Baltimore, MD: Tomorrow in Maryland Governor Hogan will sign a bill that will license and legalize Certified Professional Midwives, specialists in out of hospital birth. The bill is the result of a growing movement of women and families that are calling for greater access to midwifery care at home and in birth centers. Maryland will become the 29th state to license Certified Professional Midwives (CPMs) in response to the growing demand for out-of-hospital care providers nationwide.
The rate of out-of-hospital birth increased nationwide by almost 60% between 2004 and 2012, according to CDC data. Despite the growing demand, ongoing restrictions on midwifery care options limit the ability to decide where, how and with whom to give birth. With the passage of this bill, Maryland joins other states in beginning to open up greater reproductive choice during pregnancy and birth.
Alexa Richardson, President of the Association of Independent Midwives of Maryland (AIMM) which has been working to pass Maryland’s bill, says that “Midwifery care at home marks a dramatic departure from the hospital birth experience. In spite of the barriers, more and more women are choosing to birth in settings that offer low rates of intervention and greater autonomy during birth.”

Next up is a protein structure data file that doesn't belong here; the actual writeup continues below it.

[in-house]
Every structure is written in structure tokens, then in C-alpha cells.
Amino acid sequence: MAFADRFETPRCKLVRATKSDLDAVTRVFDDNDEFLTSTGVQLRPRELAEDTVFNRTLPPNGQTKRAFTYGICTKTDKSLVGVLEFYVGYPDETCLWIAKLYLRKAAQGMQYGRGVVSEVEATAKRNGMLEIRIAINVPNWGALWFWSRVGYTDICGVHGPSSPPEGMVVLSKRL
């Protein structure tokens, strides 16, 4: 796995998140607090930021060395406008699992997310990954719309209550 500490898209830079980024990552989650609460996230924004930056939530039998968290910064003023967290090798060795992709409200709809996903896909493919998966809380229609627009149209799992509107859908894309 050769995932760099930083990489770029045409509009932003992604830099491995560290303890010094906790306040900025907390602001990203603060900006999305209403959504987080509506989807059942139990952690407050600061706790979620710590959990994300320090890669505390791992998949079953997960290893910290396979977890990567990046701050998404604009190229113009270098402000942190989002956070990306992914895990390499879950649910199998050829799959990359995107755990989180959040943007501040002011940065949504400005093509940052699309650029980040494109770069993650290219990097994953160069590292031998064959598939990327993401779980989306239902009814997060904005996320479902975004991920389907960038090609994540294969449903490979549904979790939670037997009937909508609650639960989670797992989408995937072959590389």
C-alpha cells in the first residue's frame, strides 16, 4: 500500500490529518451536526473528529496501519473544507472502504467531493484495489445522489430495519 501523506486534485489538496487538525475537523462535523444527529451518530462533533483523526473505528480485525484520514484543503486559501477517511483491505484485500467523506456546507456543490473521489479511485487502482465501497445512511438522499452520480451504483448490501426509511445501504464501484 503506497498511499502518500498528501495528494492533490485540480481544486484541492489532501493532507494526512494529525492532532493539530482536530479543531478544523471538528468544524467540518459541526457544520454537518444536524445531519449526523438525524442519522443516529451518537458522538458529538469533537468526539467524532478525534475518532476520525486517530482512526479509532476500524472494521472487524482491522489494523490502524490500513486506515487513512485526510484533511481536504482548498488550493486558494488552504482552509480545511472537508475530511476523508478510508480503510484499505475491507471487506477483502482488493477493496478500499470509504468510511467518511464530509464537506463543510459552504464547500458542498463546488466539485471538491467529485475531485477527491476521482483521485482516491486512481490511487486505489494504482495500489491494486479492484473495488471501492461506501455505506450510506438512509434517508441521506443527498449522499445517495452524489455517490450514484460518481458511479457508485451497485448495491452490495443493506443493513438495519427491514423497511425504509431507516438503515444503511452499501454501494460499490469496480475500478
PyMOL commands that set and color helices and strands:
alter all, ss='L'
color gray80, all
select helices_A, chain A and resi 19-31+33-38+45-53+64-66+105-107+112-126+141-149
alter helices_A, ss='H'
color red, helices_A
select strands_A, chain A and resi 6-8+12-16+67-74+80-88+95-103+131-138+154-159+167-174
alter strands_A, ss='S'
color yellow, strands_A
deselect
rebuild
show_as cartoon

The bill, sponsored by Delegate Ariana Kelly and state Senator Mac Middleton, sets specific standards for professional education, scope and transfer, and will allow for increased collaboration by midwives with physicians, hospitals, and other healthcare providers. Advocates say it will facilitate safer and more transparent care for women and families who choose home birth.
However, Maryland still has work to do to ensure safety and access for all women and families during the birthing process. Out-of-hospital birth is still not covered by most medical insurance plans and remains too costly for many who desire this kind of care. Additionally, women desiring home births who have had previous cesareans are barred from Certified Professional Midwife care in this bill.
The advocacy groups in Maryland will pursue further legislation to ensure access to out-of-hospital birthing care to those with previous cesareans and for families who cannot pay out of pocket for medical care.